SPARTANBURG, South Carolina (Reuters) -BMW AG said on Wednesday it will invest $1.7 billion to build electric vehicles in the United States, the latest announcement from a major automaker about plans to ramp up U.S. EV production.
The German company said it was making a new $1 billion investment in its Spartanburg, South Carolina plant to prepare for EV production and will spend $700 million on a new high-voltage battery assembly facility in nearby Woodruff, South Carolina, and create at least 300 jobs.
“It’s the biggest single investment we’ve done so far,” BMW Group Chairman Oliver Zipse told Reuters in an interview.
South Carolina Governor Henry McMaster said at a ceremony the BMW capital investment is the largest in the state’s history.
BMW also said Chinese renewable energy group Envision’s Automotive Energy Supply Corporation (AESC) will build a new battery cell plant in South Carolina with an annual capacity of up to 30 GWh to supply the automaker.
The luxury automaker plans to build at least six fully electric BMW models in the United States by 2030.
BMW would not set a date to end production of gas-powered vehicles, it said, raising concerns about new U.S. EV tax credit requirements aimed at preventing the use of Chinese battery components and minerals.
Zipse said no region could be completely independent especially on battery raw materials and that the United States “should have a regulation that is not completely unrealistic.”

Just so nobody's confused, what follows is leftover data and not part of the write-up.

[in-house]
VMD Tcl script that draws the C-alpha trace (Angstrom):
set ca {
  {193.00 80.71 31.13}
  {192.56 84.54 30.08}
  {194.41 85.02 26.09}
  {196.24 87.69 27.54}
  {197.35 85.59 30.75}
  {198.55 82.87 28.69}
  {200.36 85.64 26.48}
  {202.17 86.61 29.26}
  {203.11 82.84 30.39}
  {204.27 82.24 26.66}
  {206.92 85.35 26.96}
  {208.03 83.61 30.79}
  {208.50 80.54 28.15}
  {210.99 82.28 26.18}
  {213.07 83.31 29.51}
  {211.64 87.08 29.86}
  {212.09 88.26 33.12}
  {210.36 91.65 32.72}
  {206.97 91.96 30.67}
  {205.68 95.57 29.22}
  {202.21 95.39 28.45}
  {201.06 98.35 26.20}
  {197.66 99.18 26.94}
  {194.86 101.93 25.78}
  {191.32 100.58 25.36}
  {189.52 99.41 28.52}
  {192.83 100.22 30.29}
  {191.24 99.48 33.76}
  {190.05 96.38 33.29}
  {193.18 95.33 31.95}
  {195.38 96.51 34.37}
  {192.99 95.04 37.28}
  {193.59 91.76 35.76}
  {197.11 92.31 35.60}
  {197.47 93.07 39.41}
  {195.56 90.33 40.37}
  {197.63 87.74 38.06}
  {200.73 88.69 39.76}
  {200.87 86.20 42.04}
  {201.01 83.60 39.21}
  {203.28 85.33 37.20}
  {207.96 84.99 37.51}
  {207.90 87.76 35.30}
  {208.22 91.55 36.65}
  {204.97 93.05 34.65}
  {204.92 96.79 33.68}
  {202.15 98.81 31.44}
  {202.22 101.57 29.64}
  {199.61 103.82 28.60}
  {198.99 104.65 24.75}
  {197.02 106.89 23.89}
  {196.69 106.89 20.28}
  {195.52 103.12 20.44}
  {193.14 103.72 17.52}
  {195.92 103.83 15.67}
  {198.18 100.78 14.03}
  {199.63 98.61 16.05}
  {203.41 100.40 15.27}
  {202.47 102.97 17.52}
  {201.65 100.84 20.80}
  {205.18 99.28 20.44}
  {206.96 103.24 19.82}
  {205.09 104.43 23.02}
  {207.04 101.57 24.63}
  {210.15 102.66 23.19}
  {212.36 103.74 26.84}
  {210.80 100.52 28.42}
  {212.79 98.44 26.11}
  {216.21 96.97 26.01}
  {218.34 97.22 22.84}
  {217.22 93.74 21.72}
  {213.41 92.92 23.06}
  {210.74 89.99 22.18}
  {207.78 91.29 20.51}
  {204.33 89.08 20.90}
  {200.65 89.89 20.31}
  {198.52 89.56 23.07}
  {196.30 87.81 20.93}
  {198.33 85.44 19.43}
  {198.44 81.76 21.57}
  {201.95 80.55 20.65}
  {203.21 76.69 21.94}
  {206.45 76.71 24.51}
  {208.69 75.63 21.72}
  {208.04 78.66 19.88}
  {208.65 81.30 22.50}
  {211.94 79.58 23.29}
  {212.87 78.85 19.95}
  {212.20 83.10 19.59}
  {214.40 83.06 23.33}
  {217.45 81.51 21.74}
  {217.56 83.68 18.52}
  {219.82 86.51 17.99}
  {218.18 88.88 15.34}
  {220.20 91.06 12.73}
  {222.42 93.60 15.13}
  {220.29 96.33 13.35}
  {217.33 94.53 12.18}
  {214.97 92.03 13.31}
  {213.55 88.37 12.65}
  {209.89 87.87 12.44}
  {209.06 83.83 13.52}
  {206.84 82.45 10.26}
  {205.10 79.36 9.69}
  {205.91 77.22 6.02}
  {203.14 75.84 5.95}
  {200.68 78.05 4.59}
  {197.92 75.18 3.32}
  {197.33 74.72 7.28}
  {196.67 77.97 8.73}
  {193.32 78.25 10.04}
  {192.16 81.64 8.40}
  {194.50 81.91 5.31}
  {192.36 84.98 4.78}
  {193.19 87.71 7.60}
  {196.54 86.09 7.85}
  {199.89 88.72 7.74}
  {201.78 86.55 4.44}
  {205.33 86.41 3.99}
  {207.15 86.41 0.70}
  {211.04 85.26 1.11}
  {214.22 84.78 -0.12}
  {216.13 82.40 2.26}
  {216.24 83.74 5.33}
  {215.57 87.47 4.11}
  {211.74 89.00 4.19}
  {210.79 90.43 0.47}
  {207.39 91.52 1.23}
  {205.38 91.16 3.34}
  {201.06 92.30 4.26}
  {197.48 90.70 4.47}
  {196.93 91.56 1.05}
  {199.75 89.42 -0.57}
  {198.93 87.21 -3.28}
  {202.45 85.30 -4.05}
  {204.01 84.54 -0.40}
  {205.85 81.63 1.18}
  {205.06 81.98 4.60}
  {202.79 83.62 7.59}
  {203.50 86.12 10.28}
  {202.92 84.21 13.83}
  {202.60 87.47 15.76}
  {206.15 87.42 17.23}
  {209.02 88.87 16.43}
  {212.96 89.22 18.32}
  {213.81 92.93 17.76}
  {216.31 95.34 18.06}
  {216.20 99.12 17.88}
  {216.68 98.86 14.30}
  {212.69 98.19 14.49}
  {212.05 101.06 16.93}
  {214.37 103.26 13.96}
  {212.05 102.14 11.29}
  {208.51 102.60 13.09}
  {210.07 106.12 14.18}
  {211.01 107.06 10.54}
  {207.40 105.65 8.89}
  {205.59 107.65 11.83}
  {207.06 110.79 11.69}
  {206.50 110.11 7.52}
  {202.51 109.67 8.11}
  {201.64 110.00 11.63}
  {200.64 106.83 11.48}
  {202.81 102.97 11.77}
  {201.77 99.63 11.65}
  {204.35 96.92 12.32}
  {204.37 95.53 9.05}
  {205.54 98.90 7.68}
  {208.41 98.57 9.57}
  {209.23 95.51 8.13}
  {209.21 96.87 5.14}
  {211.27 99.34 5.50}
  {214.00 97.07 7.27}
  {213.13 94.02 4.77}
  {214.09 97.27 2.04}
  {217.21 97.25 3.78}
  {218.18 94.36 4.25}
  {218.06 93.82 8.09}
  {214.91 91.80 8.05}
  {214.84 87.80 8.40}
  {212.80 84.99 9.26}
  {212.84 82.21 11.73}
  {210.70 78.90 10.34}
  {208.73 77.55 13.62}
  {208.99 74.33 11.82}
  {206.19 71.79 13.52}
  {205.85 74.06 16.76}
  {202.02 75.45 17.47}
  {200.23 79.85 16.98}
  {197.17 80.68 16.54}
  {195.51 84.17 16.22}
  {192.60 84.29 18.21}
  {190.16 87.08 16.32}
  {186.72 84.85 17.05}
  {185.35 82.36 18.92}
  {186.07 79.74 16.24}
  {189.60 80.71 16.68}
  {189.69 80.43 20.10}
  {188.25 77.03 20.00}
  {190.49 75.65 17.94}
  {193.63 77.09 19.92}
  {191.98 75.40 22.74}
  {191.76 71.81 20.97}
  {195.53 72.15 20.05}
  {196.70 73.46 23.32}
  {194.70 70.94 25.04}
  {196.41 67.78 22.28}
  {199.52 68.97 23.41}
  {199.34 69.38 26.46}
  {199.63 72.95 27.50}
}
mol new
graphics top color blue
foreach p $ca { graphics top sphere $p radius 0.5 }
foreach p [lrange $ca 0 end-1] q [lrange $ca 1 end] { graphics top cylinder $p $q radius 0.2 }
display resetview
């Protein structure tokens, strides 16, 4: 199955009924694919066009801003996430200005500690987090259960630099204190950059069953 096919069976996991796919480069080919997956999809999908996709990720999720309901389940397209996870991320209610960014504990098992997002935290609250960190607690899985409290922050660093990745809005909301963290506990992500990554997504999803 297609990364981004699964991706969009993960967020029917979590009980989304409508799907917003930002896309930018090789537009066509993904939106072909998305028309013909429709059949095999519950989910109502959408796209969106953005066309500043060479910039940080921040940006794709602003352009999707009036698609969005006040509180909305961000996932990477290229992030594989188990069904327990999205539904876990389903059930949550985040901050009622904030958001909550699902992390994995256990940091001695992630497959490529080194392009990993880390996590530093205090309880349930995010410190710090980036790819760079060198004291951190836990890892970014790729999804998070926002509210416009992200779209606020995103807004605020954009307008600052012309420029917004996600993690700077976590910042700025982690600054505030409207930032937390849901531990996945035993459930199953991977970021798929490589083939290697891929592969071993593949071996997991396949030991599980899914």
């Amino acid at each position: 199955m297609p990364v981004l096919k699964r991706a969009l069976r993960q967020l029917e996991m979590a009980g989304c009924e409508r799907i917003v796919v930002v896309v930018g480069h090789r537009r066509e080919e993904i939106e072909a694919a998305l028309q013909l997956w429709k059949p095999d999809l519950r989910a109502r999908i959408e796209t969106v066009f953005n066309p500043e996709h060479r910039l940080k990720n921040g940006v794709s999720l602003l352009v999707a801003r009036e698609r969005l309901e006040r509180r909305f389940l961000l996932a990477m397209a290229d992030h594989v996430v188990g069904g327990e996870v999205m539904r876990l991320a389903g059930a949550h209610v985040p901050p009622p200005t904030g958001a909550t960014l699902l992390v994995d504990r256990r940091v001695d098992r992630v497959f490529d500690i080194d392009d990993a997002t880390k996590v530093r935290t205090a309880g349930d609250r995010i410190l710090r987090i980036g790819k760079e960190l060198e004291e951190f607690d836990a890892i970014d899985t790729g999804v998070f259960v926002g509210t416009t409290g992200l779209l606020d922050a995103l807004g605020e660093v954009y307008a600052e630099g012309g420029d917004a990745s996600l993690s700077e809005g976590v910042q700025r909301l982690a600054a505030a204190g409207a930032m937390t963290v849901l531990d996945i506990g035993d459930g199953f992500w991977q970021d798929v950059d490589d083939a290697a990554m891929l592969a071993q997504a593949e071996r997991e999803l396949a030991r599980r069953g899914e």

He warned the new $7,500 EV tax credit law adopted in August could prevent automakers from using the credit.
“It would be a disaster if you stop industry from developing,” Zipse said.
BMW said its new battery format will increase energy density by more than 20%, improve charging speed and boost range by up to 30%.
BMW Group had already announced that four additional battery cell factories will be built in Europe and China to meet its needs. Zipse said the location of a sixth planned cell factory would be determined by market demand.
The cell factories being built by company partners will each have an annual capacity of up to 20 GWh.
BMW’s 30-year-old South Carolina plant has built more than 6 million vehicles, employs more than 11,000 people, and has an annual production capacity of up to 450,000 vehicles.
South Carolina awarded a $65 million grant to Spartanburg County to assist with costs related to the project.
(Reporting by David Shepardson; Editing by Tomasz Janowski and Bernadette Baum)